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FDA Investigates Duodenoscope Disinfection Methods After Reports of Infections

Feb 27, 2015

The Food and Drug Administration (FDA) has asked duodenoscope manufacturers to provide evidence that their recommended disinfection methods work, after the devices recently infected seven patients with drug-resistant bacteria.

Dr. Stephen Ostroff, the FDA’s chief scientist, said the recent infections at Ronald Reagan UCLA Medical Center show that additional precautions may be needed. Duodenoscopes have been implicated in infections at a number of hospitals, The New York Times reports. In 2013, 39 patients at Advocate Lutheran General Hospital in Park Ridge, Ill., were infected with carbapenem-resistant Enterobacteriaceae (CRE), which is also the cause of the Los Angeles infections. Virginia Mason Hospital in Seattle reports that 32 patients were infected with CRE by duodenoscopes from late 2012 to early 2014, and 11 patients died.

The duodenoscope, a long, flexible tube with a tiny camera at the tip, is inserted down the patient’s throat to examine and treat pancreatic and bile duct disorders. About 500,000 procedures are done in the U.S. annually.

The duodenoscope is difficult to clean and disinfect. Even when hospitals "appear to be doing everything right, there has been transmission of CRE," Dr. Arjun Srinivasan, associate director for health care associated infection prevention programs at the Centers for Disease Control and Prevention told the Times.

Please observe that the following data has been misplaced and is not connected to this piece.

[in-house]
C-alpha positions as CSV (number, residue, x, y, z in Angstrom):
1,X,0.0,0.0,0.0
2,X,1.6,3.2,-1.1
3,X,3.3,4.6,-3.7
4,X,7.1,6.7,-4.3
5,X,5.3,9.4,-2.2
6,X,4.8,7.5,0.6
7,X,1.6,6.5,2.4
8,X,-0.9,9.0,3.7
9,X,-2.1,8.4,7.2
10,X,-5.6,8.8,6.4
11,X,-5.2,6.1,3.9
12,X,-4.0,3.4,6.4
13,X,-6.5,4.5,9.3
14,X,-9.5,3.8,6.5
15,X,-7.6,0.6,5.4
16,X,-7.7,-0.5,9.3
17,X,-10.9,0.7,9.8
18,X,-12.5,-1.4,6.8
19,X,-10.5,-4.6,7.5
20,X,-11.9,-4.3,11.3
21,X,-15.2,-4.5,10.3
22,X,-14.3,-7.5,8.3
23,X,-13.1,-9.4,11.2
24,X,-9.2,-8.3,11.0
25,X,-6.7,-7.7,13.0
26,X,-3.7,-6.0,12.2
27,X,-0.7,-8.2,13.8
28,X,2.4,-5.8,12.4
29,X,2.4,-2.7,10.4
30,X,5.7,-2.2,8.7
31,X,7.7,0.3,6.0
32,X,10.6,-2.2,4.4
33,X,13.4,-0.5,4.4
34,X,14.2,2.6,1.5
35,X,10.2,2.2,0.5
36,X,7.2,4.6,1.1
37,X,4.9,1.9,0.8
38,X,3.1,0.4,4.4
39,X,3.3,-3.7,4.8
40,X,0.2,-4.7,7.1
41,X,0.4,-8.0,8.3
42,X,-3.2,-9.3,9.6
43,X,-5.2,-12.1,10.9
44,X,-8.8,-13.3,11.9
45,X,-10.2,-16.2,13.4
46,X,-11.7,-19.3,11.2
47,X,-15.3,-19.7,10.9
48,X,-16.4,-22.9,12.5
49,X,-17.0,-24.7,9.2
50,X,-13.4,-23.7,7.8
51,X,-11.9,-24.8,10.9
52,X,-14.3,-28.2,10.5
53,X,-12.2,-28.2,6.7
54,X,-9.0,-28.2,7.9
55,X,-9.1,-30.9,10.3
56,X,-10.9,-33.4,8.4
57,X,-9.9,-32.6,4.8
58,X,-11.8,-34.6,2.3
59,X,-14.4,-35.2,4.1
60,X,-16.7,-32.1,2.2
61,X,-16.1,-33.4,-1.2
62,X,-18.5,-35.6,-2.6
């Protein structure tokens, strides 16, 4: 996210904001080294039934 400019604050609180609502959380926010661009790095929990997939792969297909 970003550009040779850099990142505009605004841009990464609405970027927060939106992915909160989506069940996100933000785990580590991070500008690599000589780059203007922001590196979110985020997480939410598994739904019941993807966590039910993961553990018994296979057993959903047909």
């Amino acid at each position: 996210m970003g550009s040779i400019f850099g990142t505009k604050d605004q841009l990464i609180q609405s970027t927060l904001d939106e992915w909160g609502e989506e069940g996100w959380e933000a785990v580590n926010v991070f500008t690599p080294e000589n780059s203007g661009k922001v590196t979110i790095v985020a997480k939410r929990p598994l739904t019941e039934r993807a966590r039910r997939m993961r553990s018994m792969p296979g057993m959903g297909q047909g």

In the standard disinfection procedure, the worker uses tiny brushes to clean the device’s crevices and then flushes hard-to-reach inner parts with a disinfecting chemical. But a CDC team investigating the Illinois infections found that duodenoscopes remained contaminated with CRE even when there were no recognized lapses in this cleaning process, according to the Times. The FDA is investigating other measures that could be taken, such as sterilizing the device with toxic gas. After Ronald Reagan UCLA Medical Center and Advocate Lutheran General Hospital began sterilizing their instruments with ethylene oxide gas, neither hospital has had additional cases of CRE. But ethylene oxide is potentially toxic both to the patient, if the device is not thoroughly aired after disinfection, and to the people who do the cleaning.

Dr. Ostroff of the FDA said none of the disinfecting procedures are easy to implement on a widespread basis, and he thinks the devices themselves may need to be redesigned, according to the Times.

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